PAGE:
Working at Knackeriet – Old Town co-working location

Let me start by saying that I truly love the Stockholm web scene. So many talented and dedicated people, a bunch of great start-ups and a load of things going on.

When I started Geek Meet in 2006, it was to get the chance for web developers, especially with a front-end focus/interest, to hang out, discuss technology and the web. It’s been a great journey for me, I’ve gotten to know a ton of fantastic people and learn from, and I will continue to arange that for as long as I can.

Nowadays there are lots of great meetups in Stockholm, and I know the people who arrange most of the interesting ones. And there’s no competitive spirit, just a friendly atmosphere where people want to share knowledge, make friends and just have a good time. And I’d like to hope that I was part of setting that bar with Geek Meet, how we should be open, encouraging and sharing.

The next step

In my role working for Mozilla, I’m a remote employee. This means that I work from wherever and whenever I am – as long as I have a laptop and an Internet connection, I can work. This is the life I’ve been leading for the past few years, and most of the time I’ve been working from home – when I haven’t been traveling.

I’ve been contemplating how to get a better day-to-day basis for my work, to meet people, get inspired, bounce ideas. While I do enjoy working from home and am very effective when I do that, the social part definitely shouldn’t be underestimated.

So I’ve been considering options that would make sense, to make my daily live richer and would offer both the social and inspiration parts in one package – basically, an environment that I would thrive in.

Introducing Knackeriet

All this leads to an amazing co-working location in Old Town in Stockholm, Knackeriet. Run by serial web entreprenur Ted Valentin, it is full of very smart, driven and ambitious people, in a very friendly and welcoming setting.

For me it’s very inspiring and motivating to be around great people doing great things!

Ted and I have been talking a bit, and we both want and believe it would be very nice to have lunch presentations and discussions at Knackeriet, hanging out, sharing skills and much more!

Therefore, if you’re in Old Town in Stockholm, I hope you’ll be able to drop by, and we hope we can arrange a number of casual and inspiring meetups here!


  • As of now, I can’t imagine myself working from home, my past attempts were unsuccessful and I really value that communication channel you get when you’re in the same room with your coworkers.

    You’ve been at Mozilla (meaning remote work) for quite a while and I’d love to hear your story – how do you manage to be productive while working remotely and stay connected with your colleagues? Was it a struggle in the beginning?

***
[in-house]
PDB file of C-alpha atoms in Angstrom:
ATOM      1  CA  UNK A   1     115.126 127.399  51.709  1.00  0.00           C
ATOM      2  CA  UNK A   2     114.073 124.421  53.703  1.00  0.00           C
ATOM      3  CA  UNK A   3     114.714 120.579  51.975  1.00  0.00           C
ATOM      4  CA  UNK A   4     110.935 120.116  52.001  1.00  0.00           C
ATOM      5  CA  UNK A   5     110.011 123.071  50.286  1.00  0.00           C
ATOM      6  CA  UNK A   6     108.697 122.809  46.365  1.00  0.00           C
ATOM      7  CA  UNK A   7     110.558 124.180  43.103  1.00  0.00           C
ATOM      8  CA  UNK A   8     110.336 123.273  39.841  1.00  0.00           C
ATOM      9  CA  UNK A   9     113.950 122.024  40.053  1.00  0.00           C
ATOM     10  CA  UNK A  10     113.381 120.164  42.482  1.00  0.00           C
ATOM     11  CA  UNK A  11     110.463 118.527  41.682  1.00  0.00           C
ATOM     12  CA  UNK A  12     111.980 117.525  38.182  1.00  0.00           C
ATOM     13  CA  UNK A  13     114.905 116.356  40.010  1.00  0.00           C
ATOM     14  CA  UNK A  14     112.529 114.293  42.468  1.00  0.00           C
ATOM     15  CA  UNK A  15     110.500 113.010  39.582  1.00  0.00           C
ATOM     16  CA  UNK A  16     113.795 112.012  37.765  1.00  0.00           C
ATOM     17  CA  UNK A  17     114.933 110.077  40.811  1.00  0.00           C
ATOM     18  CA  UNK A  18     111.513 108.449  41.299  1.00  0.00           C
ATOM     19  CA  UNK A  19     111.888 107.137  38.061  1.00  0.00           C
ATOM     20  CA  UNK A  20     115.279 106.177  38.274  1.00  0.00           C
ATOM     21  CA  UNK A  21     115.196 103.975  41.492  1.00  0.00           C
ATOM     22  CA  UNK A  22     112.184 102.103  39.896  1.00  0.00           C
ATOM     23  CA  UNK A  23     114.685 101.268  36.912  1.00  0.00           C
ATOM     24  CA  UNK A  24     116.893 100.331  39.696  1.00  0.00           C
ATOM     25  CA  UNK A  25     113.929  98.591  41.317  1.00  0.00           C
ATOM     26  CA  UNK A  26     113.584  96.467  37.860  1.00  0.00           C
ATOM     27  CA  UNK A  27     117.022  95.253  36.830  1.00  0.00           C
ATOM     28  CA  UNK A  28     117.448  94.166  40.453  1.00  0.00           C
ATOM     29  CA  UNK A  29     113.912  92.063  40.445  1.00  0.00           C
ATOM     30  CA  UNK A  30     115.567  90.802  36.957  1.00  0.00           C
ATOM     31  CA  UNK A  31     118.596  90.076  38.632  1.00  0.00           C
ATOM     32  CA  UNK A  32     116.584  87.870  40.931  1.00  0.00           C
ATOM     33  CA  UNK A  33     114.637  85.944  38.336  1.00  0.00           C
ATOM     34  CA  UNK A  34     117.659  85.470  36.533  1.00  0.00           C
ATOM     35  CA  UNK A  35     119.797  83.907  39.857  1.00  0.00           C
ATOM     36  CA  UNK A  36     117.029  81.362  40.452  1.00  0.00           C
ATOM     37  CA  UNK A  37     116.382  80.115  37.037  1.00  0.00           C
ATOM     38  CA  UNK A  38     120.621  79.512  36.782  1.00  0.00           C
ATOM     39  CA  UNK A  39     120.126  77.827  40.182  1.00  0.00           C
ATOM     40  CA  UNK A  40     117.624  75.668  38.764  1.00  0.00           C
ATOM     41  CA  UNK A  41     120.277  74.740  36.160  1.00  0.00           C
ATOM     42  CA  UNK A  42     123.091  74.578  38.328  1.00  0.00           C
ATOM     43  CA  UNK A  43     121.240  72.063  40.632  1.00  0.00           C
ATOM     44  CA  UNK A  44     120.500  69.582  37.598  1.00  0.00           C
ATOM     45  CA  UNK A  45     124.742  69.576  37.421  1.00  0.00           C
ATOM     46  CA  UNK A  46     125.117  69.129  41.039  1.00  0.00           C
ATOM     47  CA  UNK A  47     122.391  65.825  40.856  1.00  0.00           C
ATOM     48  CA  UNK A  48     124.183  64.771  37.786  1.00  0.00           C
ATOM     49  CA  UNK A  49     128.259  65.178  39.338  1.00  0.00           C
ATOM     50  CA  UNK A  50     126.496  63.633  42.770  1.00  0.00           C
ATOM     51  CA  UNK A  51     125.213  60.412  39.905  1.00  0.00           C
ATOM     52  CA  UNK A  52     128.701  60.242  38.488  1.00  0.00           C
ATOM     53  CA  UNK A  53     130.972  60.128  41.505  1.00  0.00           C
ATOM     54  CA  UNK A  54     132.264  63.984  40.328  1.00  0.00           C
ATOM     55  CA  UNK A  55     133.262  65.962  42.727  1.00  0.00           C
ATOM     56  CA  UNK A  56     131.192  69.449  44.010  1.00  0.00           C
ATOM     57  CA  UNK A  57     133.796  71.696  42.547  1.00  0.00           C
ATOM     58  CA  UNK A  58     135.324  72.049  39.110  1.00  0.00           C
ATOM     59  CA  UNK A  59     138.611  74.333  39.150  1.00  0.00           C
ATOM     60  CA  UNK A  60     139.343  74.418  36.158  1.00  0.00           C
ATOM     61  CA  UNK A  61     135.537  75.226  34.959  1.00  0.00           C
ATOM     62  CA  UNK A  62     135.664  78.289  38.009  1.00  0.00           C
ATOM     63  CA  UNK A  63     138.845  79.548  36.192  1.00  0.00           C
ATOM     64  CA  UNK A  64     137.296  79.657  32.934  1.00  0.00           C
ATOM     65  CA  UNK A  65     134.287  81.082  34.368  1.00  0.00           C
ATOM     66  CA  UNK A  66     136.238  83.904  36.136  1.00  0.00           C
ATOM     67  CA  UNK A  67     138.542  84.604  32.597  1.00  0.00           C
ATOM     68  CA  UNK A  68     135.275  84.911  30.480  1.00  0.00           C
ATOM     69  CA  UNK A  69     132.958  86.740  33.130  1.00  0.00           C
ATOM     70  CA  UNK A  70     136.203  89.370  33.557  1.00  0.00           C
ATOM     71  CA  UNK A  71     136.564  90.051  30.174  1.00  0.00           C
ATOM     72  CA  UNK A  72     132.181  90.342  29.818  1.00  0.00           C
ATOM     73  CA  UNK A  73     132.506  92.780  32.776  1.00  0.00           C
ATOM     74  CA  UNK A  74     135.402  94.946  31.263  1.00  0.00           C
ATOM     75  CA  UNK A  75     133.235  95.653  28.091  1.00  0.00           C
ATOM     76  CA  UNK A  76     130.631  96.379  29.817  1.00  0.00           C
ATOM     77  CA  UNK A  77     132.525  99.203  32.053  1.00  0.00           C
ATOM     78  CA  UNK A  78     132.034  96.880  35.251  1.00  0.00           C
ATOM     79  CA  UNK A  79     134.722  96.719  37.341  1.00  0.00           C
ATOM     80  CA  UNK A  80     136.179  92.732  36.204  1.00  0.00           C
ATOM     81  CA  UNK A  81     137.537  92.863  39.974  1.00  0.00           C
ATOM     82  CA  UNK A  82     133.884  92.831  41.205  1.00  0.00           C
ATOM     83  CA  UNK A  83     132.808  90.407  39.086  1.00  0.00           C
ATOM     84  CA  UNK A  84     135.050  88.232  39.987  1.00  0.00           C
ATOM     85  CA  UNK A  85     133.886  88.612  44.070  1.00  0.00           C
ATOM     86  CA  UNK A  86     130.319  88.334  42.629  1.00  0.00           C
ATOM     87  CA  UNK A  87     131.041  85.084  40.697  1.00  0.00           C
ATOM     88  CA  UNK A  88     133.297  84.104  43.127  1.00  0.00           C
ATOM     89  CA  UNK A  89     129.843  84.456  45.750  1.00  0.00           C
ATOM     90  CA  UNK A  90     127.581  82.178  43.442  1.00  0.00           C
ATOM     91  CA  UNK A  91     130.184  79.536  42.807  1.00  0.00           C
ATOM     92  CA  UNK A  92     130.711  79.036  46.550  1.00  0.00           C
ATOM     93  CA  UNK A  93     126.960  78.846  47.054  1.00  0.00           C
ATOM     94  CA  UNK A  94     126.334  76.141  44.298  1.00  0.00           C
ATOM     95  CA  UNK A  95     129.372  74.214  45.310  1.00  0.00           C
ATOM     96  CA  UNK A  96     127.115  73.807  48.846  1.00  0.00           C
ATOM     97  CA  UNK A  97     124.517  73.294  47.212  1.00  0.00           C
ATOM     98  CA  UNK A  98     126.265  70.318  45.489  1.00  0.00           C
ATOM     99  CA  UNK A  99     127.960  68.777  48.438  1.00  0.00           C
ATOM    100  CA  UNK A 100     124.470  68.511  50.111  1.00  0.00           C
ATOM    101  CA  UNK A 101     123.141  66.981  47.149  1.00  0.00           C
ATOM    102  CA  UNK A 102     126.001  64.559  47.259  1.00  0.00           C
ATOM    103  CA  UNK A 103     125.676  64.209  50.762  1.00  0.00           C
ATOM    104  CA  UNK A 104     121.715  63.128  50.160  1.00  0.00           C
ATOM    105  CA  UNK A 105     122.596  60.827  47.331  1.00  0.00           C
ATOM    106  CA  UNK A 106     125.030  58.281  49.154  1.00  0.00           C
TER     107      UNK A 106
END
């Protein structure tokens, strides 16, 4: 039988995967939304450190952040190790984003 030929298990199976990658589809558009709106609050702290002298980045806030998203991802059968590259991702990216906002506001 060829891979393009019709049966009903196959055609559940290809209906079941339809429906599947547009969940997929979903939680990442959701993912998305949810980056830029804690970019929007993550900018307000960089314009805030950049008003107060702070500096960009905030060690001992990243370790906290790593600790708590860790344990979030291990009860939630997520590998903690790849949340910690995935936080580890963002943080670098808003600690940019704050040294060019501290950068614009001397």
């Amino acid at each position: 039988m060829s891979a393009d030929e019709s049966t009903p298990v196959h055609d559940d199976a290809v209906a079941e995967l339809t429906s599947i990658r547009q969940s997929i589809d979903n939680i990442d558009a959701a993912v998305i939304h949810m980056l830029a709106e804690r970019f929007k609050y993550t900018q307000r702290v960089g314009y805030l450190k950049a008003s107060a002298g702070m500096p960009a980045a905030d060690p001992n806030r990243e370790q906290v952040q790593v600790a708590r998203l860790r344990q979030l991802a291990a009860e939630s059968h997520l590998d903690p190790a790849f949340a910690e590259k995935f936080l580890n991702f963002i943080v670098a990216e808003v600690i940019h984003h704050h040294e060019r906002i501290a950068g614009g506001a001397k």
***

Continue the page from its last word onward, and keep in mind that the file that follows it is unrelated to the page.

• Robert Nyman says:


    I think there are pros and cons with working from home, and they depend a lot on your personality. For me, I generally work more effectively at home. More focused, less distractions.

    Working in an environment with other people, though, you get the invaluable social bit, being able to talk about or discuss possible solutions and more.

    So I’d say both approaches can be good, depending on the context.

    Then, while working remotely usually works well, of course there are times when you know that things could be solved quicker by just sitting down in one room, rather than sending an e-mail and waiting for someone at the other end of the world to wake up, or schedule a video meeting or similar.

  • Of course there are times when you know that things could be solved quicker by just sitting down in one room, rather than sending an e-mail and waiting for someone at the other end of the world to wake up, or schedule a video meeting or similar

    That’s precisely what my concern is. I used to work remotely and found that this lack of “realtime” access to people really slowed things down frequently. Of course that doesn’t mean that, when in the same room with your colleagues, you take over their attention for hours and block them from doing their job, but there’s usually very little cost in occasionally exchanging a couple of phrases to solve a micro-question with a person sitting next to you or take a quick look at their screen and give some feedback without raising an issue in the tracker. And most of the time, when you observe a person, you can kind of tell if they’re deep in their coding/debugging spree or taking a short break, so you’re able to pick a good moment for communication.

    I’m not trying to say though that remote coworking is doomed to be ineffective, I know there are plenty of remarkable examples like Mozilla, Github and other great companies that are almost entirely virtual. I’m just curious to find out how you guys actually do it, how do you compensate for the weaker communication channel? Do you use chat? Do you make voice/video calls often?

    • Robert Nyman says:

      Right, there are always those challenges. In general, we have a number of video calls per week, use IRC, e-mail, Twitter and any other approach that helps us. Basically, there are no specific rules. but those things are quite important to make it work.

      I believe face time is always very important, so if you can’t meet in person, a quick video call might just be sufficient. Your mileage will vary drastically, though, in this area. 🙂

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